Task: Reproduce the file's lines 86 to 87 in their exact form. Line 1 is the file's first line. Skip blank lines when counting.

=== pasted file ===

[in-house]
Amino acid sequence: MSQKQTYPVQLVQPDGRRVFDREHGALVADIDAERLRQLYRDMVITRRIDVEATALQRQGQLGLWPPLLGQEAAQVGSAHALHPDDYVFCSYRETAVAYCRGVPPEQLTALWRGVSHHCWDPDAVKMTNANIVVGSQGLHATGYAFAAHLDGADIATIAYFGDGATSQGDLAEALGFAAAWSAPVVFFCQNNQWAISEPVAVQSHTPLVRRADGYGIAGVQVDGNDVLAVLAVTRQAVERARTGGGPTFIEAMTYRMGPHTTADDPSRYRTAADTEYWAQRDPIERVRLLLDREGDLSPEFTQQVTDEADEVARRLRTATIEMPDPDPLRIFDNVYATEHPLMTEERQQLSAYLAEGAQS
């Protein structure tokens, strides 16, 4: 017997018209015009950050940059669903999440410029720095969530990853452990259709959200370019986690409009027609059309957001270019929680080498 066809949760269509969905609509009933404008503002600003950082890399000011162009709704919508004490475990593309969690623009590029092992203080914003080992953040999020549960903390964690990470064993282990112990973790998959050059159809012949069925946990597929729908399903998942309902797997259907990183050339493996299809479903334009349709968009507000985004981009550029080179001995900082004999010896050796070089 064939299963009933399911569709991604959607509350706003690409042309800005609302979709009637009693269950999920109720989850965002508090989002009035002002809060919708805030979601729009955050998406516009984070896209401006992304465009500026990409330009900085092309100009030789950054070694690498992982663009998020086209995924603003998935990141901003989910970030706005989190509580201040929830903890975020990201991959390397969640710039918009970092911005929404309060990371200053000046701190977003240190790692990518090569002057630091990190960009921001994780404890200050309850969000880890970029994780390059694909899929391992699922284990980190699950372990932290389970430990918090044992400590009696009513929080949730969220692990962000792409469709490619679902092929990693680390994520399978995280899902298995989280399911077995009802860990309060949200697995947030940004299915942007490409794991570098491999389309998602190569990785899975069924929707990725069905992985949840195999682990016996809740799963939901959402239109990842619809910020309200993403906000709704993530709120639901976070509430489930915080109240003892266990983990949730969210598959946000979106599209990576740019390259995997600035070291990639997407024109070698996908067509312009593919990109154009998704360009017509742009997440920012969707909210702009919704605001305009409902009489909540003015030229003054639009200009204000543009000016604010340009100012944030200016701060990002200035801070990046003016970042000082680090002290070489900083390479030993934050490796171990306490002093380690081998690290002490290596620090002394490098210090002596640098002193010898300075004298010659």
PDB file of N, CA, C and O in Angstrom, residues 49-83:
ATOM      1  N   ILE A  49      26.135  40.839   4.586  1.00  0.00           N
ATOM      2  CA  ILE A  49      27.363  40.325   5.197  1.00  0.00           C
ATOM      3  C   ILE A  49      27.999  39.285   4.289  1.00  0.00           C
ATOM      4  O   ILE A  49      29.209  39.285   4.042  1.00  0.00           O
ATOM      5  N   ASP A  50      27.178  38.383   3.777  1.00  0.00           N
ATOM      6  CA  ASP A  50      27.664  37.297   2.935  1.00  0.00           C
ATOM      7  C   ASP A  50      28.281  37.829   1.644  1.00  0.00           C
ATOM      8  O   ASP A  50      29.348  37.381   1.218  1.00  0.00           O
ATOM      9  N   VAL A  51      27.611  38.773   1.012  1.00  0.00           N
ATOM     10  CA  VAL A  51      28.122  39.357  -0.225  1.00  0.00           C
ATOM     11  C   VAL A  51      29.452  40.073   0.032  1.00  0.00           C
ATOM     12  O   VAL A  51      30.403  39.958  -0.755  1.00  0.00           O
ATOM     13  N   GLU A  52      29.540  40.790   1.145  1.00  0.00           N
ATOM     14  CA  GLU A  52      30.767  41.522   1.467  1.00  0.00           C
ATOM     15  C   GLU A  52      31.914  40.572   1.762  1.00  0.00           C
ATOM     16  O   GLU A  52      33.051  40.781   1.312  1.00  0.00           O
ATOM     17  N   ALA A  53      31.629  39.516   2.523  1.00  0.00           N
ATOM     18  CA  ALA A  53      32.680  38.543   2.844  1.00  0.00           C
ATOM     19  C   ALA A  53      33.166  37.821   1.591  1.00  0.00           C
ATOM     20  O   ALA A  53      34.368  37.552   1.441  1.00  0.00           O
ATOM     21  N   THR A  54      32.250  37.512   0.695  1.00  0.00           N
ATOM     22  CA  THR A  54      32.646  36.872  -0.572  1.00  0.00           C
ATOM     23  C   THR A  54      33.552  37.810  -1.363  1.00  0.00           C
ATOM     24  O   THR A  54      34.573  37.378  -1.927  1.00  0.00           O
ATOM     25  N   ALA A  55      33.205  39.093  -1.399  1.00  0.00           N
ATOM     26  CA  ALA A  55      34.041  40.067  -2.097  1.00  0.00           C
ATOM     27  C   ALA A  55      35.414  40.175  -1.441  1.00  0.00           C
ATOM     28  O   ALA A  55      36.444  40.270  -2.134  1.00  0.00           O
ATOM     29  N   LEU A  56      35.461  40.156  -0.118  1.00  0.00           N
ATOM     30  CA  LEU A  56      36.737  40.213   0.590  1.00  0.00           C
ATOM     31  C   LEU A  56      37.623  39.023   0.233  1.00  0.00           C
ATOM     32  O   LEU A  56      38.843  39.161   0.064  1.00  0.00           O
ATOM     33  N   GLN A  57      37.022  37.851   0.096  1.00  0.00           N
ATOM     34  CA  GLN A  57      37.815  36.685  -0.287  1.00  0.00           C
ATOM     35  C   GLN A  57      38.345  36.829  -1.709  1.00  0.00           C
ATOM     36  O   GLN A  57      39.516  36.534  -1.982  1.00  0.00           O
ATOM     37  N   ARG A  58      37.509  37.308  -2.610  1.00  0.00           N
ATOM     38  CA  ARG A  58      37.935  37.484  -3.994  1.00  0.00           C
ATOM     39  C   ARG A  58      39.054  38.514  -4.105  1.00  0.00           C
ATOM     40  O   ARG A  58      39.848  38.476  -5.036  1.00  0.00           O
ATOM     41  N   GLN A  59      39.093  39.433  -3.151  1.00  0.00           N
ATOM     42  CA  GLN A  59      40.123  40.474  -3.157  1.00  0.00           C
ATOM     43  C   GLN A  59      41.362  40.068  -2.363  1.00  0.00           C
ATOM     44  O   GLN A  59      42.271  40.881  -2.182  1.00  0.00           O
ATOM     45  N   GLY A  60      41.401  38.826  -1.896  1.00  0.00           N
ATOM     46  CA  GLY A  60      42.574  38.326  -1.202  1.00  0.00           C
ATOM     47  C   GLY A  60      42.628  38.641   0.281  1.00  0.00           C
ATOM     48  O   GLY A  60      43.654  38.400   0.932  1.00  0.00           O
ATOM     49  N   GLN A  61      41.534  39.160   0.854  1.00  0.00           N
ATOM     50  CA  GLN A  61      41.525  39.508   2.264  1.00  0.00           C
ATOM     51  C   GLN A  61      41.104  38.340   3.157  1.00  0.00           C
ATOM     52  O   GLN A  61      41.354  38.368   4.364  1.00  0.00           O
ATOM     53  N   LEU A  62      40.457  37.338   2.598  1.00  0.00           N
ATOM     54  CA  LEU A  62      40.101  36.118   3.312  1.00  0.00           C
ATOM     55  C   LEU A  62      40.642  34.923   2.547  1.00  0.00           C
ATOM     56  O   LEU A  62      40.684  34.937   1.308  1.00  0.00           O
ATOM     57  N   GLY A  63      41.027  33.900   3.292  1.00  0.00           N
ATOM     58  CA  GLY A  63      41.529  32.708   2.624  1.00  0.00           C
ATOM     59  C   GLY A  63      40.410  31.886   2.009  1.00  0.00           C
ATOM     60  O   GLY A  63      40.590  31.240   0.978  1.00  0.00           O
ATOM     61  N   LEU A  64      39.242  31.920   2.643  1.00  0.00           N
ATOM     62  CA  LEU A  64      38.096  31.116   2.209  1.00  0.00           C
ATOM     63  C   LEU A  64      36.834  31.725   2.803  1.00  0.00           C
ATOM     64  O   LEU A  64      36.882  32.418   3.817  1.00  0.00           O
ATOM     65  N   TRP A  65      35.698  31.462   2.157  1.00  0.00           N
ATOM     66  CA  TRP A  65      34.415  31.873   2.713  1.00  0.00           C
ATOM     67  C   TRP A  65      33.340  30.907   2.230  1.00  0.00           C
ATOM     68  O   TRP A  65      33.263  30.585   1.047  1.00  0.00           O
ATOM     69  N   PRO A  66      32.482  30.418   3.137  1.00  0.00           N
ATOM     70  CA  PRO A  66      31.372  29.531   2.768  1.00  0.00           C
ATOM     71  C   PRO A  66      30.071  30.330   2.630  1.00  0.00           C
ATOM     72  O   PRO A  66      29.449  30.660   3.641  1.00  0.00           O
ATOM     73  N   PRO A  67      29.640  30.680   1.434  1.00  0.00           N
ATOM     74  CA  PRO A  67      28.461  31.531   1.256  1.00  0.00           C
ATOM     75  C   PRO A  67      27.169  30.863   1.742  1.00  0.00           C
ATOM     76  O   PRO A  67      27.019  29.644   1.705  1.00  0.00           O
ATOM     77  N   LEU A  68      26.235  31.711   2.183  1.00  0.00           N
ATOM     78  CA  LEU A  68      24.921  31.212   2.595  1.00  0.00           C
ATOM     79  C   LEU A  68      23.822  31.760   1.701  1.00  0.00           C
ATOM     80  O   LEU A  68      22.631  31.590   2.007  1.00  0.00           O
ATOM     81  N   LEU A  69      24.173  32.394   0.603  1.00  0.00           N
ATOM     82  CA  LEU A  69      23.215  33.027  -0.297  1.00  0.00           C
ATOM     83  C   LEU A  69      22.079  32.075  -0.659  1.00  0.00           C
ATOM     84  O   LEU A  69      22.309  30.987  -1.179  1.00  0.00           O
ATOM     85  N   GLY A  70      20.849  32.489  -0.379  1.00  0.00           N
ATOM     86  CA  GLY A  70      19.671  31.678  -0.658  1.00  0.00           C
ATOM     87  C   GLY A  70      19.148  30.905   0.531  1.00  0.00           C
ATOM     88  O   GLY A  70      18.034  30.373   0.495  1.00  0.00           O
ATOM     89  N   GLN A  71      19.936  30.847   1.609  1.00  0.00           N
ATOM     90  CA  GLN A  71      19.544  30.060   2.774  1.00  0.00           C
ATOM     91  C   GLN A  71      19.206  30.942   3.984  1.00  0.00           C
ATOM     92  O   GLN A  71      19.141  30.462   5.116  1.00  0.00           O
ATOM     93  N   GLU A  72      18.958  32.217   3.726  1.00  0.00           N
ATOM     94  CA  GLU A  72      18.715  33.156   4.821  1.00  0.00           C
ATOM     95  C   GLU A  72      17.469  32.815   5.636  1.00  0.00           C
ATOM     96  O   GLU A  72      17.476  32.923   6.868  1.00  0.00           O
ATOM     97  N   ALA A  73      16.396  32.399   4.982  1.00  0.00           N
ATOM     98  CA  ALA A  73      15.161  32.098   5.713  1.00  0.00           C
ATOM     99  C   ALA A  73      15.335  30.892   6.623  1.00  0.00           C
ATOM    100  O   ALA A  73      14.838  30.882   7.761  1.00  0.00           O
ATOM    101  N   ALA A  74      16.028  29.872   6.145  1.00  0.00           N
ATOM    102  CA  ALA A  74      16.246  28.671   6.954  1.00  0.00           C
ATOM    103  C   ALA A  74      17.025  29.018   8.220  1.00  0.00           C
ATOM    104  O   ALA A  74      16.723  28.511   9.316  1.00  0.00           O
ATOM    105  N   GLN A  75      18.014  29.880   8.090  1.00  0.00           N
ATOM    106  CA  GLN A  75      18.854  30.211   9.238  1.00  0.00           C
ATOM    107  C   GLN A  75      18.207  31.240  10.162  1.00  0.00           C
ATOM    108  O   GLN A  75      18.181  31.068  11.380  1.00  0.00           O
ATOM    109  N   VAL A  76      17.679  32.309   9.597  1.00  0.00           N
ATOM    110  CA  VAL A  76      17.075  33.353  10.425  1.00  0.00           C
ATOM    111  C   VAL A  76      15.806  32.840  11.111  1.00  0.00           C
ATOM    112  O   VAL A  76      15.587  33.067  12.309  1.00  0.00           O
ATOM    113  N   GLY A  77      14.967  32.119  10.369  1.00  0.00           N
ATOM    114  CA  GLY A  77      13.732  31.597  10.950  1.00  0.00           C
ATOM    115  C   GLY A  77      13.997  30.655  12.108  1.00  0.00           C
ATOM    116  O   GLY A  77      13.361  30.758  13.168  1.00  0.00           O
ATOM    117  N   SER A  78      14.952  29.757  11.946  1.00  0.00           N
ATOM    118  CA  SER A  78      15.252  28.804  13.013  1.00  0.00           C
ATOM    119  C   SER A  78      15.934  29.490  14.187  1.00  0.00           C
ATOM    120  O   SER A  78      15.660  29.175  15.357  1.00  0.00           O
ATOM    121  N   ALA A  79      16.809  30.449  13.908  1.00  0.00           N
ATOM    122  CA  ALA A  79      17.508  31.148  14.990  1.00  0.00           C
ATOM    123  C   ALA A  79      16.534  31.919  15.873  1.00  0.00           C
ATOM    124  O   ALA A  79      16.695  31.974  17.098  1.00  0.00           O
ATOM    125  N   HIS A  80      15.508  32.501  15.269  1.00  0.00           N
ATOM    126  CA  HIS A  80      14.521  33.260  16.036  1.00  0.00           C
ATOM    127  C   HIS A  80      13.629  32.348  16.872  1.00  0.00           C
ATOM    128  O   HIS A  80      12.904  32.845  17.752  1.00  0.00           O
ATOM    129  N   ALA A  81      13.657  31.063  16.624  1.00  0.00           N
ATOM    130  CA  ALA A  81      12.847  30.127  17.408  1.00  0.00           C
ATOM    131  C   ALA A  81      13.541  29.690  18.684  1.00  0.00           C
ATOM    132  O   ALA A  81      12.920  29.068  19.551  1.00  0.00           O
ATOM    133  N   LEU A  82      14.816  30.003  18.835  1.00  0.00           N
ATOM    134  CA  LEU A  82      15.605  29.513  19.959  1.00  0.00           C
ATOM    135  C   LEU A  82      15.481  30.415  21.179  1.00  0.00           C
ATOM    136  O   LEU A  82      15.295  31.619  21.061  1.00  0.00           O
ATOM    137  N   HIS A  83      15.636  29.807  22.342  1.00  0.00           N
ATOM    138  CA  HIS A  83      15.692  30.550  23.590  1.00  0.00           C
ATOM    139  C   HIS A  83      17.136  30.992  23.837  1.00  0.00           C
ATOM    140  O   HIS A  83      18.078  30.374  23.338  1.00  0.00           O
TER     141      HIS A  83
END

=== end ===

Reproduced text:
ATOM     82  CA  LEU A  69      23.215  33.027  -0.297  1.00  0.00           C
ATOM     83  C   LEU A  69      22.079  32.075  -0.659  1.00  0.00           C